When in town I saw a villager, a fellow in his early 60s, who had recently had a knee replacement, now hobbling round on two sticks, telling me that it was initially very painful, "but I'm now getting there." Unfortunately, the pain killing tablets mean that he cannot drink alcohol, which must be a real misery. Not so long ago my doctor advised me to have a knee replacement on account of the arthritis that is getting steadily worse. However, I believe that it very unwise for anybody over the age of 65 years to have an operation, so I will therefore have to face the pain. I gather that there is about a 12-week full recovery period, which is something else that I could not accept, not being able to go out on the scooter or drive the car.
It was really wonderful being on the scooter in the warm sunshine - the temperature up to 22 C, so much better than even an open-topped sports car. I am therefore so glad that I replaced the scooter in March of 2013. If I am still here in two years from now, I will probably replace the scooter for another new one, though it could be a handicapped scooter.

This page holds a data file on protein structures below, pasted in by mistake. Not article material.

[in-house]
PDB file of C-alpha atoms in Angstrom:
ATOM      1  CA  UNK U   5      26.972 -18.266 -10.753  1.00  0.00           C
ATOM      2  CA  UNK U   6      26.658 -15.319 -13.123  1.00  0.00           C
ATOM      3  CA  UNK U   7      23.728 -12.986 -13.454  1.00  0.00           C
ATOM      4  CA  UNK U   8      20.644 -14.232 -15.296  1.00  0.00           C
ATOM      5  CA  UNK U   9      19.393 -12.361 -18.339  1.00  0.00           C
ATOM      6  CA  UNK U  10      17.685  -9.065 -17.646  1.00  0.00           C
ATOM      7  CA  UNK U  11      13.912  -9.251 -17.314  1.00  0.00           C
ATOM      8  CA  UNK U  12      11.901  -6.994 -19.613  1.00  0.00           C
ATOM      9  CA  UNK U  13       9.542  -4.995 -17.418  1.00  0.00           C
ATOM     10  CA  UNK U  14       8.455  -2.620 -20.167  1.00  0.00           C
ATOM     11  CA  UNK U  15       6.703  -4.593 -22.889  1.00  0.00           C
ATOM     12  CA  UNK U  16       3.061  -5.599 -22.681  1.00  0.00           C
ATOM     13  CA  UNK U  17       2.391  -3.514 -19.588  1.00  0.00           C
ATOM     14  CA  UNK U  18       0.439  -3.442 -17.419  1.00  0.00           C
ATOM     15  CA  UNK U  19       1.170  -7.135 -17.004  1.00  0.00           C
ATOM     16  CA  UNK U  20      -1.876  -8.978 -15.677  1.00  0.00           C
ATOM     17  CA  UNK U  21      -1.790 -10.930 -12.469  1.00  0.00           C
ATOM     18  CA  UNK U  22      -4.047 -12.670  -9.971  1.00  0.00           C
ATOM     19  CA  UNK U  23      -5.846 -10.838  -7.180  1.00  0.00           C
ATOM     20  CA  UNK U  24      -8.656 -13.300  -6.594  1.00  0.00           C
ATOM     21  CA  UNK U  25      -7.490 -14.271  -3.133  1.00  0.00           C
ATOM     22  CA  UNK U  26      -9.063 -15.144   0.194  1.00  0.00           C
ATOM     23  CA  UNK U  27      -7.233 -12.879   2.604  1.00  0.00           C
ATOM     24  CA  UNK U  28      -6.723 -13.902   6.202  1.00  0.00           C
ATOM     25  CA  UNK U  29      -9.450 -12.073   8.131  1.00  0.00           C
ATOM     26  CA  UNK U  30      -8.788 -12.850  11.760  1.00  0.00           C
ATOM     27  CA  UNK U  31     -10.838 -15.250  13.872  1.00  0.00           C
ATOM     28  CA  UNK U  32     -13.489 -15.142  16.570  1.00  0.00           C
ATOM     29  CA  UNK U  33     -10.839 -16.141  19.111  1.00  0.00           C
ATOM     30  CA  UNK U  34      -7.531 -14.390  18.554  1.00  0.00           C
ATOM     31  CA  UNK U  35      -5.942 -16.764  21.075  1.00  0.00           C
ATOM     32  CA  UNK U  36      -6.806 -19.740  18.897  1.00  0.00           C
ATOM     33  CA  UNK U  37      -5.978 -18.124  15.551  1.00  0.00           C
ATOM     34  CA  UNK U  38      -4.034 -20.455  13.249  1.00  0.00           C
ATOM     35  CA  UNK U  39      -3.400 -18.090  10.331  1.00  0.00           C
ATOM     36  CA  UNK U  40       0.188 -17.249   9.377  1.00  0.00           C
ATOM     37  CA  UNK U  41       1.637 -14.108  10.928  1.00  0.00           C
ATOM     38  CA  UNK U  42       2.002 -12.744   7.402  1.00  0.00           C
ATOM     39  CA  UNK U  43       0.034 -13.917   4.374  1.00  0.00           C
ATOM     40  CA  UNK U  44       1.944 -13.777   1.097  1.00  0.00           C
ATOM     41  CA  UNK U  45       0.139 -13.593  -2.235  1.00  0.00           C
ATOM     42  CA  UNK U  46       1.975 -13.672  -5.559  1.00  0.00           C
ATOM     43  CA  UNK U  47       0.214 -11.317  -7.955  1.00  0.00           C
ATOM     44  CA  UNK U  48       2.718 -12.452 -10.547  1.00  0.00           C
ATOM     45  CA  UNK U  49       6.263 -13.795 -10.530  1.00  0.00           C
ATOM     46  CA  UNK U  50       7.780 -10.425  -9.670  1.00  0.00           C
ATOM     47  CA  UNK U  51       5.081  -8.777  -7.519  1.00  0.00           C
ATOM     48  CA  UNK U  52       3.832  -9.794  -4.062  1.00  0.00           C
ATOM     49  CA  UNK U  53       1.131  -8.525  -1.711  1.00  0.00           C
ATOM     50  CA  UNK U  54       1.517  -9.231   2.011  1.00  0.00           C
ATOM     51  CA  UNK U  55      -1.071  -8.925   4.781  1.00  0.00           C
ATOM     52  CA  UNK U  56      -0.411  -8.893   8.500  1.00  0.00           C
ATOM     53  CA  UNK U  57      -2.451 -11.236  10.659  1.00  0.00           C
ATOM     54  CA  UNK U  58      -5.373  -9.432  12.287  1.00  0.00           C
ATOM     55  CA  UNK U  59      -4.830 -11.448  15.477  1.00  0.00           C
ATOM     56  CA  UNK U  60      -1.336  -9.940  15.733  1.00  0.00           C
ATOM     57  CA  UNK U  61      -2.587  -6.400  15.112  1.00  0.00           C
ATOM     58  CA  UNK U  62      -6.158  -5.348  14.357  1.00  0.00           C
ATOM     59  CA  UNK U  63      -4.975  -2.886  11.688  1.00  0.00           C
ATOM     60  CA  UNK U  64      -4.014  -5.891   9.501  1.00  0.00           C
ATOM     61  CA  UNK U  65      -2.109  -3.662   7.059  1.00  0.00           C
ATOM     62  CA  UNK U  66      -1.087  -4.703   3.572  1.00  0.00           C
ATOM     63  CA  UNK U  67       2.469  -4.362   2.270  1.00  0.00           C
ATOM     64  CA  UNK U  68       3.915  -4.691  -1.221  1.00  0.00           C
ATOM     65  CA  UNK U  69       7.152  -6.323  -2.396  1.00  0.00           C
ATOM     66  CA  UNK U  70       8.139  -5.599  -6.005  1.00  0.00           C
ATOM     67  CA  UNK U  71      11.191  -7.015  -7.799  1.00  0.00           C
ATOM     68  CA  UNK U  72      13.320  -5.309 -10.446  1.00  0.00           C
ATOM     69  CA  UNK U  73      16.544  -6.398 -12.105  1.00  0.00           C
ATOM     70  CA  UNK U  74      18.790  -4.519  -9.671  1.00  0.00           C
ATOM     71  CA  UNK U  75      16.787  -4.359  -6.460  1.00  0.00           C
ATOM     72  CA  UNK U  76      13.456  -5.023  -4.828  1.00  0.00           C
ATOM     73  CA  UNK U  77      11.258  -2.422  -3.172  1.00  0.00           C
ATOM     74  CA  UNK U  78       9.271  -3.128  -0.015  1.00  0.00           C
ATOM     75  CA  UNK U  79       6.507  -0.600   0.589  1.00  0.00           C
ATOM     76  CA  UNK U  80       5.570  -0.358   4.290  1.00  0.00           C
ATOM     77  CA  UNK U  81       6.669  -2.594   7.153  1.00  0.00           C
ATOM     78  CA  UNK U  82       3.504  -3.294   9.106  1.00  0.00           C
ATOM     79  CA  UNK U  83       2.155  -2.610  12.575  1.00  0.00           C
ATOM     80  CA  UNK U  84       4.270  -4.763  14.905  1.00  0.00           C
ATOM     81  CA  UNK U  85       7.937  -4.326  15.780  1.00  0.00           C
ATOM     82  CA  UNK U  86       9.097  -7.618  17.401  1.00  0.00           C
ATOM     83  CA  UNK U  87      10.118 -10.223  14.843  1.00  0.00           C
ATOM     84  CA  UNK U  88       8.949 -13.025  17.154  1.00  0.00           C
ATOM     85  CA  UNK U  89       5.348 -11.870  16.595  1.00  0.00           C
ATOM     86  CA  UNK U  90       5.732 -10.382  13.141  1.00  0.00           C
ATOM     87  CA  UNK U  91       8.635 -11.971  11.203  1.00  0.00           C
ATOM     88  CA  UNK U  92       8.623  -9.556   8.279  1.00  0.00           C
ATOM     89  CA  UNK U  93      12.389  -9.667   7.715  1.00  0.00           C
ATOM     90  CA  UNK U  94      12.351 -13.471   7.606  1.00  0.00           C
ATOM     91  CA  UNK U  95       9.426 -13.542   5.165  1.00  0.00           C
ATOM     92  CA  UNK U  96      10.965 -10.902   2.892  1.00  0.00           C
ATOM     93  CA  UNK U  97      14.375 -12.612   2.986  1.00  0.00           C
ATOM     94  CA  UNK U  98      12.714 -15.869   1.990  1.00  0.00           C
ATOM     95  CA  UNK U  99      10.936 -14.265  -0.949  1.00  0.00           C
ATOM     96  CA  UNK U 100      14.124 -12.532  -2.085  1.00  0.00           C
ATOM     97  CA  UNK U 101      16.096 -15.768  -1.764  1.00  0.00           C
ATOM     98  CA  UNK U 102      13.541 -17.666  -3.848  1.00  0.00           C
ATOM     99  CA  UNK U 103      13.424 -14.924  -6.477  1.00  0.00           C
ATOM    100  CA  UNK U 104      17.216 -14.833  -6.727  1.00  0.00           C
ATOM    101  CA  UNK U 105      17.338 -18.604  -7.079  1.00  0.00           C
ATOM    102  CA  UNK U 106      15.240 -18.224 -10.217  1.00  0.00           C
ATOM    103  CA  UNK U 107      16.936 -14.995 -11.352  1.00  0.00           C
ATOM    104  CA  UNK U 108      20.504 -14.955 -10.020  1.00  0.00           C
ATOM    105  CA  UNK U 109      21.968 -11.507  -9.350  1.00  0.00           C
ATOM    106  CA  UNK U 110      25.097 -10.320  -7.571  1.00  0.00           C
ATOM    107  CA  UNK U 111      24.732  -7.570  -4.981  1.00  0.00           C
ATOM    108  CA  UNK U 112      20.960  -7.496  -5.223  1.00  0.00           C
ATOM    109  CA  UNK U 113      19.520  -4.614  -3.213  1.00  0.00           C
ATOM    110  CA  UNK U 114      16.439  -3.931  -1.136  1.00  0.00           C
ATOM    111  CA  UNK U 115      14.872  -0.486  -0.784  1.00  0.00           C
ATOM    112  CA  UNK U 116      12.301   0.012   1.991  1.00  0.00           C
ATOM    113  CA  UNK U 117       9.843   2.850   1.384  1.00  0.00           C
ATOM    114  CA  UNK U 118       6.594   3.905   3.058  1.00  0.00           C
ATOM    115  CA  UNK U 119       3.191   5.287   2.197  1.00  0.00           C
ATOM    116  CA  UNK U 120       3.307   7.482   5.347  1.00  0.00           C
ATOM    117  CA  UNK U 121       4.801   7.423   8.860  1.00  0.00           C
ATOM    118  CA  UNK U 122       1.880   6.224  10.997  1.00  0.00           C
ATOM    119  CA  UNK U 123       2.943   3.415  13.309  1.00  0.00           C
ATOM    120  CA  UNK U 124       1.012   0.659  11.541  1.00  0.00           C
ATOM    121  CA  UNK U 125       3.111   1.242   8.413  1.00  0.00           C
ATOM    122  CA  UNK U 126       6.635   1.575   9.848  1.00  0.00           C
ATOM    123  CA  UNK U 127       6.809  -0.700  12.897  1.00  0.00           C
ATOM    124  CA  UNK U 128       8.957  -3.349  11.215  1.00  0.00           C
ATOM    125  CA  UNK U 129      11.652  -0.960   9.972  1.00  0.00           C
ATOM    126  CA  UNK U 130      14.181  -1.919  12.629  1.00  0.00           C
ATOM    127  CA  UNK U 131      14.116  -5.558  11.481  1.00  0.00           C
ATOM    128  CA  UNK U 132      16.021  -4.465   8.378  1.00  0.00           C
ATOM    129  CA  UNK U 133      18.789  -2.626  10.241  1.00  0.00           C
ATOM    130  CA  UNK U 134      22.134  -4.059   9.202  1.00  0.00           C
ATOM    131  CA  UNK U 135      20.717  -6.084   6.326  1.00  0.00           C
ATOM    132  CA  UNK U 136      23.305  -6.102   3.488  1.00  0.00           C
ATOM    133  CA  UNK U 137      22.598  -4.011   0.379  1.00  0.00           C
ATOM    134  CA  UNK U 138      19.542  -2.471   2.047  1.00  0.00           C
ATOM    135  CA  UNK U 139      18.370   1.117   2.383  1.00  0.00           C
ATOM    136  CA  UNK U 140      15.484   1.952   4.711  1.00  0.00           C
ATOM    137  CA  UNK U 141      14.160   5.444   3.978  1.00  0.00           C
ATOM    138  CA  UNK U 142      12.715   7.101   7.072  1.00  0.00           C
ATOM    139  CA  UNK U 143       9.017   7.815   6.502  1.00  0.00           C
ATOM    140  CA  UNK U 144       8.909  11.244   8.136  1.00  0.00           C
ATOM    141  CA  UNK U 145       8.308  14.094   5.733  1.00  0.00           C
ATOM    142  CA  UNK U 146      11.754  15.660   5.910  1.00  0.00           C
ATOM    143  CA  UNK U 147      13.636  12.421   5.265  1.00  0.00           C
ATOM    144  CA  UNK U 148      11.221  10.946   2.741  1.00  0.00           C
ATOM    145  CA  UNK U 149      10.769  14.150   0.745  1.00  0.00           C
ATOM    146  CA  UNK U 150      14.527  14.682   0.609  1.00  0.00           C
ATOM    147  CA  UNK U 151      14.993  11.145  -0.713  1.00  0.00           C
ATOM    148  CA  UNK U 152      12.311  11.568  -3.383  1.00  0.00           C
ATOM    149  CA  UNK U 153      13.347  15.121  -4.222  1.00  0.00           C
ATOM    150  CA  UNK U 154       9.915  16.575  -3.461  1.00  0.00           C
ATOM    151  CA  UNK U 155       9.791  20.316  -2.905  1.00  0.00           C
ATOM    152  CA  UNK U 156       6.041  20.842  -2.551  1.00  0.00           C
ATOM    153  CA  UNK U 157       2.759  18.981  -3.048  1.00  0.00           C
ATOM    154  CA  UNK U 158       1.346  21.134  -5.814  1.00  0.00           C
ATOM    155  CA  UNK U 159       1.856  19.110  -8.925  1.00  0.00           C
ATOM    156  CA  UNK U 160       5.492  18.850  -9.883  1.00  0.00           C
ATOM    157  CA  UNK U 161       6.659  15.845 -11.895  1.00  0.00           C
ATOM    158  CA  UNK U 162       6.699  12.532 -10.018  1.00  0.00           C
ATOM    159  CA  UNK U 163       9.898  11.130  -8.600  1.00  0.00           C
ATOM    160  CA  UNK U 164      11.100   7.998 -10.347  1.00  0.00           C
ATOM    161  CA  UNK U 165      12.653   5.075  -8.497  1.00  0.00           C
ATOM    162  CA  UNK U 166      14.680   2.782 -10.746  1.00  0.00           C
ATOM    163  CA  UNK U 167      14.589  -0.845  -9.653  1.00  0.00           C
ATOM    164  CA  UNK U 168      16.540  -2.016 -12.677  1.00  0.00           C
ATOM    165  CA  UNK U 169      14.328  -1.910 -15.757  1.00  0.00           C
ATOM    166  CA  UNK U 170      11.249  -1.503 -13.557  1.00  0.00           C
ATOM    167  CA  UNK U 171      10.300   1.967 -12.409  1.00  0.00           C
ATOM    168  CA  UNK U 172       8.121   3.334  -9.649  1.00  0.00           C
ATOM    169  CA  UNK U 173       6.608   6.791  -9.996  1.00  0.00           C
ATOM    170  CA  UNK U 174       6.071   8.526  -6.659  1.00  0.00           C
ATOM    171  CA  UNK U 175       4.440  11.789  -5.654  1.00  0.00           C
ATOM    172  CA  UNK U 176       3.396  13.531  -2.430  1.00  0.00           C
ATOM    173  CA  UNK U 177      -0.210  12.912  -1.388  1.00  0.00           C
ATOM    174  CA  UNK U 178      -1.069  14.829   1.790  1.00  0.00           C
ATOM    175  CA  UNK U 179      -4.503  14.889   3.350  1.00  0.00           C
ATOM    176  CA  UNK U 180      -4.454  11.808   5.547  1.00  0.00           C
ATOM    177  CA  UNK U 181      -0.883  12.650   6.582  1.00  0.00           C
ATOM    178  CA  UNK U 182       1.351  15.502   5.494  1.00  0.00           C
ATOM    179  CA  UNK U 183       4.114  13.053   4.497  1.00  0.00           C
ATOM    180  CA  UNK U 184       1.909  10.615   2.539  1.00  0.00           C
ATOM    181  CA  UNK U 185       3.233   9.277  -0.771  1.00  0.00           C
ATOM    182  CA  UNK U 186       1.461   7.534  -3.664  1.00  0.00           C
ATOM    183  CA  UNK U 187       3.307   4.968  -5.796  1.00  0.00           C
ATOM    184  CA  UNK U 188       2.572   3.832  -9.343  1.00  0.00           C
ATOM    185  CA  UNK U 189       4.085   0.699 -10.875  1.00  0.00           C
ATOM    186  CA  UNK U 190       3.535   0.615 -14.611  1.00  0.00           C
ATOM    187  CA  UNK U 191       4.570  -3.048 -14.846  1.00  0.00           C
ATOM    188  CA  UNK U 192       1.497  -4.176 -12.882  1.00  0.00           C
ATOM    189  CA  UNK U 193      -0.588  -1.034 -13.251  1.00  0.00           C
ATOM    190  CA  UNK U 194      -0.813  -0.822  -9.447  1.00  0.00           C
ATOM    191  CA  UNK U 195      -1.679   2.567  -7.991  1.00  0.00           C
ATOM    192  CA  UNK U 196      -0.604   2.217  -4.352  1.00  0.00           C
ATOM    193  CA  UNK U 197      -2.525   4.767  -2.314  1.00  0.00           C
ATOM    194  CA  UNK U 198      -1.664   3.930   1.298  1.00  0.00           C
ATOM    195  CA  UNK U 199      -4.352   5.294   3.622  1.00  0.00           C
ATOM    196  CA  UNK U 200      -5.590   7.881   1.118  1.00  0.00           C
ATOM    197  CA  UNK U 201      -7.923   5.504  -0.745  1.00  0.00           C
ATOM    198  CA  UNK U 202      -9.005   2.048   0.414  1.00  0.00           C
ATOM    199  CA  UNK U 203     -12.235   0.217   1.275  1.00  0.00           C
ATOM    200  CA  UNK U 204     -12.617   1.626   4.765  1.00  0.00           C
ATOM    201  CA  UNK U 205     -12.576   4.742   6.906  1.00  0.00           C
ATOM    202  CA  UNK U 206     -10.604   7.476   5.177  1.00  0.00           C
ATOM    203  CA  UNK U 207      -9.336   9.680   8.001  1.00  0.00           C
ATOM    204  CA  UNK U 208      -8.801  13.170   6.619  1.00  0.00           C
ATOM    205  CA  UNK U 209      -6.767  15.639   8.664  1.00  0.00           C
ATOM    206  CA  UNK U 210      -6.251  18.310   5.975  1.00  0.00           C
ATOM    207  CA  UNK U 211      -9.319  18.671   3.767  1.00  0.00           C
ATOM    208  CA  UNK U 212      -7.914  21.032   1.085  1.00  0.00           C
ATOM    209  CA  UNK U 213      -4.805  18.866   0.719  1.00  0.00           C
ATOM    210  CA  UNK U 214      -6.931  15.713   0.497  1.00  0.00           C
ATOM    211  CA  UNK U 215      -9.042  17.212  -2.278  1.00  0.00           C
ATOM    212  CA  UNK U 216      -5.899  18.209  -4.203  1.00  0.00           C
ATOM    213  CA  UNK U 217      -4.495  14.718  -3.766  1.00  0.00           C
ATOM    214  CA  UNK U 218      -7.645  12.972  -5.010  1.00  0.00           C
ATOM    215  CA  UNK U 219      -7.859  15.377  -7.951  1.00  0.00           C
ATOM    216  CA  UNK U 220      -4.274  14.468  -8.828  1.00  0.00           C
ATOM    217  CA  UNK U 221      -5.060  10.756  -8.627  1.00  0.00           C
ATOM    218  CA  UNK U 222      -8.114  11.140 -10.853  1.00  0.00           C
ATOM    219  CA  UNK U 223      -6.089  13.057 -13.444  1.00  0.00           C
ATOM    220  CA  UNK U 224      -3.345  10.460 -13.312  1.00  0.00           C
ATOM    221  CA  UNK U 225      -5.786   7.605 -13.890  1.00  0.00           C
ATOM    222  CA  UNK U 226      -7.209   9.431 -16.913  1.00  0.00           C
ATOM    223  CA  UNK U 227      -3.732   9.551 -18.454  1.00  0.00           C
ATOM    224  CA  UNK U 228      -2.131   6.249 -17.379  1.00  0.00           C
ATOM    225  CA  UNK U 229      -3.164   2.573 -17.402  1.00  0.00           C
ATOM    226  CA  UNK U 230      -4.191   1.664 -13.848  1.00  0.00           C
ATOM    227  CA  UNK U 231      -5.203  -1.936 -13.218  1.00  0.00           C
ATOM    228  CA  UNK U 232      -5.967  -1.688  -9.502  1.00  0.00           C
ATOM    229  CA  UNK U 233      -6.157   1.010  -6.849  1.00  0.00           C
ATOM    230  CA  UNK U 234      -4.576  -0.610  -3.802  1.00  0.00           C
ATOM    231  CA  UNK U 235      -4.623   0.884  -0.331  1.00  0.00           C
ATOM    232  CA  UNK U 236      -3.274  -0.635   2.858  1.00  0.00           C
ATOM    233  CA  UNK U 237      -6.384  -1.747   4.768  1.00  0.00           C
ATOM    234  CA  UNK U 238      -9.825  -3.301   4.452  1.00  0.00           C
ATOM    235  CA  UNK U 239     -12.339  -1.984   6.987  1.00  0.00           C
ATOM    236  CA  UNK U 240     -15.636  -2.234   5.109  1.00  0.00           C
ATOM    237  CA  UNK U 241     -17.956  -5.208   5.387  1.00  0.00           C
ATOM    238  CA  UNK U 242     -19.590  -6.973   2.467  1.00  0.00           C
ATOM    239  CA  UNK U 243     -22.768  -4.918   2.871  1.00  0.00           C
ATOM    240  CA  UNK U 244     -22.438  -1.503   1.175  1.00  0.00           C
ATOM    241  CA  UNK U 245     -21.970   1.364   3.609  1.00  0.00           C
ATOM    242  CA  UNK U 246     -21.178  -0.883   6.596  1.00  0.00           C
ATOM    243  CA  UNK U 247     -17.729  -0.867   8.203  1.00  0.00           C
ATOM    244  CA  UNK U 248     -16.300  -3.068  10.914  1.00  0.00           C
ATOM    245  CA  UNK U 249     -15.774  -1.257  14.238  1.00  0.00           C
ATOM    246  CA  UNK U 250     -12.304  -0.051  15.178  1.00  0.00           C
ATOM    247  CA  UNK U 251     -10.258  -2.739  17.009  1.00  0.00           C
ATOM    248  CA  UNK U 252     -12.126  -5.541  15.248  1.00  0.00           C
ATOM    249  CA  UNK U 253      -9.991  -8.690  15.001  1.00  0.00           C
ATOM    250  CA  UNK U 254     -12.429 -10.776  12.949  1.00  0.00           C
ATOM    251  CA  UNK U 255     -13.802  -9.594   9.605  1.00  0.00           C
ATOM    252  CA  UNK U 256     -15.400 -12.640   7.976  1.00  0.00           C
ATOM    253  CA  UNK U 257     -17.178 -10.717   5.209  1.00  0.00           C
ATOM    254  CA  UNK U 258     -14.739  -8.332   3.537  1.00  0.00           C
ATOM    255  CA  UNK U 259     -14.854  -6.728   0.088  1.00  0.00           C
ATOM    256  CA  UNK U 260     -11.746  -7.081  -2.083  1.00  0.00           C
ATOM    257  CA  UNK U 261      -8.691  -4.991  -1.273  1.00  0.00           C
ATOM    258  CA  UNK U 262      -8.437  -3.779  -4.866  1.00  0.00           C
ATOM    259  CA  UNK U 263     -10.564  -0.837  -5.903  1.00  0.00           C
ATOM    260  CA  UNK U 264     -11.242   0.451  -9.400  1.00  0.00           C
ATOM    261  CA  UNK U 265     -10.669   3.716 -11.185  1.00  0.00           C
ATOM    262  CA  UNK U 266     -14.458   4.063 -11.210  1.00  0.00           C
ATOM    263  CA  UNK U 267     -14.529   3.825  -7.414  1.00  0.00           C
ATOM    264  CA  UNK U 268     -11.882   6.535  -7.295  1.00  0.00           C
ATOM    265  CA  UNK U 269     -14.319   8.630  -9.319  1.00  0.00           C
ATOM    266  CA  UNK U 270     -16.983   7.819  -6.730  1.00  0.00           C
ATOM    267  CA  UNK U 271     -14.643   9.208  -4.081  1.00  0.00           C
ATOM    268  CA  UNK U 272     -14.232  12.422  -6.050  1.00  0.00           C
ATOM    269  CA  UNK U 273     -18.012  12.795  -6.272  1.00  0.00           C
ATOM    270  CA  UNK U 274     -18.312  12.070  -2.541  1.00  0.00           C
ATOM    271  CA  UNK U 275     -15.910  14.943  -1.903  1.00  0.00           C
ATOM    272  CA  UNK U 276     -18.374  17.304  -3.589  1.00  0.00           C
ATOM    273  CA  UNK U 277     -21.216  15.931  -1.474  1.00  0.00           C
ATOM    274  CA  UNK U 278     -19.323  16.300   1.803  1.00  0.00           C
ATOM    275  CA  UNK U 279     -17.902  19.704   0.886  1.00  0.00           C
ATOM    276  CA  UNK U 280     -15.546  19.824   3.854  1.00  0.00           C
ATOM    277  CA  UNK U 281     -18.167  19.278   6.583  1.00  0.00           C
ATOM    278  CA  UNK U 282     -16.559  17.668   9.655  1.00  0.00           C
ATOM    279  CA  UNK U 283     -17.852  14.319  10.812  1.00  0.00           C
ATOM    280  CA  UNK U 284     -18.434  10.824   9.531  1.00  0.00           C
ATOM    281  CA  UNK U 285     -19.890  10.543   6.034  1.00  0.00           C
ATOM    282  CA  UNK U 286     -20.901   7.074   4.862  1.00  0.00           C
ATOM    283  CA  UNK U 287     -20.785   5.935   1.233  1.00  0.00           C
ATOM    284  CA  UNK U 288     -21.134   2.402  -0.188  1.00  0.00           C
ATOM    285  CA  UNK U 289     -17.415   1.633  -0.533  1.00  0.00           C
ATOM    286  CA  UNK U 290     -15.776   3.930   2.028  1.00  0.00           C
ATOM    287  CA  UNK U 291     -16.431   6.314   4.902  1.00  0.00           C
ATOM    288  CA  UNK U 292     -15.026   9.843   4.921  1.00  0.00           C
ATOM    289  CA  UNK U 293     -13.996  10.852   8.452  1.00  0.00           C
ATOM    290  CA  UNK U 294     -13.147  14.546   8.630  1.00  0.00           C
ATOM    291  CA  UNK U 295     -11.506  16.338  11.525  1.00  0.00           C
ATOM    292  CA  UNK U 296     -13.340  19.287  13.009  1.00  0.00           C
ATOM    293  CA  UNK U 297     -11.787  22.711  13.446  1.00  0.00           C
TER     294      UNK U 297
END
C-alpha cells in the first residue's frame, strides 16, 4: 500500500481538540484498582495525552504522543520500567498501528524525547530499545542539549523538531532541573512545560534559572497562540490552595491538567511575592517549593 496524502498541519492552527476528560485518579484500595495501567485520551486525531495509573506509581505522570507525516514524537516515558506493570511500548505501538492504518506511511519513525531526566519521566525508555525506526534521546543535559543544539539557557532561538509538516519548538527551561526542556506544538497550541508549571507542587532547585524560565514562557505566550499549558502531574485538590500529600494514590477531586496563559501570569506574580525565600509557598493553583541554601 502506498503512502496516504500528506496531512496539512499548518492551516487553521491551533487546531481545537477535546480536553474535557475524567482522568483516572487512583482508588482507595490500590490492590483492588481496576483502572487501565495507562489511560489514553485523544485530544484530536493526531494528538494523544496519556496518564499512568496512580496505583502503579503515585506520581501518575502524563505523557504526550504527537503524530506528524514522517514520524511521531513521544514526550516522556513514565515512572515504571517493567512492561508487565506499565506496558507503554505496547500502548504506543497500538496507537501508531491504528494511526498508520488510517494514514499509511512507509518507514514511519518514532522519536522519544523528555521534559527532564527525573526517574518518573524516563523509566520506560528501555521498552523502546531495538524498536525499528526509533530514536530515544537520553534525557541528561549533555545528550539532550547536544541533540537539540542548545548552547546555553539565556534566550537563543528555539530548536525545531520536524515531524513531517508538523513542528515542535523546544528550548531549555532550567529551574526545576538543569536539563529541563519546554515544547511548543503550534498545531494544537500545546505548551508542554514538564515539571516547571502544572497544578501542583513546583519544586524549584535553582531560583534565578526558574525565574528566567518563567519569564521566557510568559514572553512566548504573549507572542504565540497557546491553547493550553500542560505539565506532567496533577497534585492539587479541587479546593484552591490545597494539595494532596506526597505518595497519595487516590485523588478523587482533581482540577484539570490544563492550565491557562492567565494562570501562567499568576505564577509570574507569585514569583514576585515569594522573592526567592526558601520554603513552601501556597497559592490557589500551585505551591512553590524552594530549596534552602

Back home I transplanted the spinach seedlings, hoping that I would be able to grow them, despite this being quite the wrong season. Along with home-grown runner beans, I like spinach, which in the past we have had from relatives. As I will not be having them under glass, not having a greenhouse, I suppose the frost will kill them, but never mind. It is worth a try, and gives me something to do in the rusting away years of retirement.
In the afternoon post, previously the morning post before privatisation, we had just three mail order catalogues, all of which went straight into the recycling bin without being opened.. One of my friends tells me that change is "inevitable", and maybe it is, for there has been a big change in postal deliveries, In bygone times, I would look forward to the postman coming, receiving letters from friends and books from Amazon, but nowadays people send texts and e-mails instead, while Amazon has recently moved over to private couriers, offering a splendid service, even sending an e-mail saying when the items are to be delivered.
It seems such a shame that the postman cannot be persuaded to put the day's mail straight into the recycling bin, thereby saving a lot of bother, but I suppose it takes only a few minutes to gather up the mail-order catalogues and the charity appeals to put them in the bin.
This evening I will be seeing a DVD film with my two sons-in-law and an elderly male neighbour - gathering that I always enjoy, especially as the sessions enable us to enjoy some alcohol.
Lincolnshire 18th September, 2014
Diary of a Septuagenarian